Snapchat is the latest social network to take a stand against fake news, clickbait and “sensitive content”, according to a new report by the New York Times.
Snapchat is no stranger to frivolity. When it comes to user content, most of the photos and videos shared among its largely teenage demographic wouldn’t exactly be called hard-hitting. But if you’re a publisher looking to leverage Snapchat’s enormous reach, you’ll have to do better.
On Monday morning, Snapchat made a few edits to its guidelines for publishers with regard to Discover, the social media platform’s news service. Basically, it’s an attempt to declutter an often crowded landscape, and ensure that what folks are seeing on the “news” platform is actually newsworthy.
As the New York Times notes, Snapchat’s new regulations are more straightforward in their restrictions of “questionable pictures” that lack news or editorial value. These rules ought to reduce clickbait on Snapchat, and are also an attempt at combating the growing epidemic of fake news. To that end, Snapchat has further updated guidelines forbidding publishers “from including reports or links to outside websites that could be considered fake news, saying that all content must be fact-checked and accurate.”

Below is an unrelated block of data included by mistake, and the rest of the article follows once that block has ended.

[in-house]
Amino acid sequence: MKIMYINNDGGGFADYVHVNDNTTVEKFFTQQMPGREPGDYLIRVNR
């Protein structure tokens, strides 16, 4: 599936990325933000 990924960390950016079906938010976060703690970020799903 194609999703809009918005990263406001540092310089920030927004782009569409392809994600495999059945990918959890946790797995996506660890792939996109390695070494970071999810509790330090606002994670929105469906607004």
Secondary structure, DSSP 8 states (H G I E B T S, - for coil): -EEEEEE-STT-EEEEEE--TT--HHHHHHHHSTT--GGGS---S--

As Rachel Racusen, a Snapchat spokesperson noted, these updates seek to “empower our editorial partners to do their part to keep Snapchat an informative, factual, and safe environment for everyone.” Next month, the social platform also plans to release a tool that will help publishers place an age gate on their content, prohibiting minors from seeing certain material.
Snapchat’s cautious way forward may be tied to the company’s highly anticipated upcoming IPO. “In this environment, every technology company that touches media is concerned about being vulnerable to connections to fake news and disinformation,” said Joshua Benton, director of the Nieman Journalism Lab at Harvard University. “That’s doubly true for a company planning for an IPO.”
So it comes as no surprise that Discover’s guidelines are stricter than ever, and it’s a trend that we can expect to continue as that public offering looms nearer and nearer.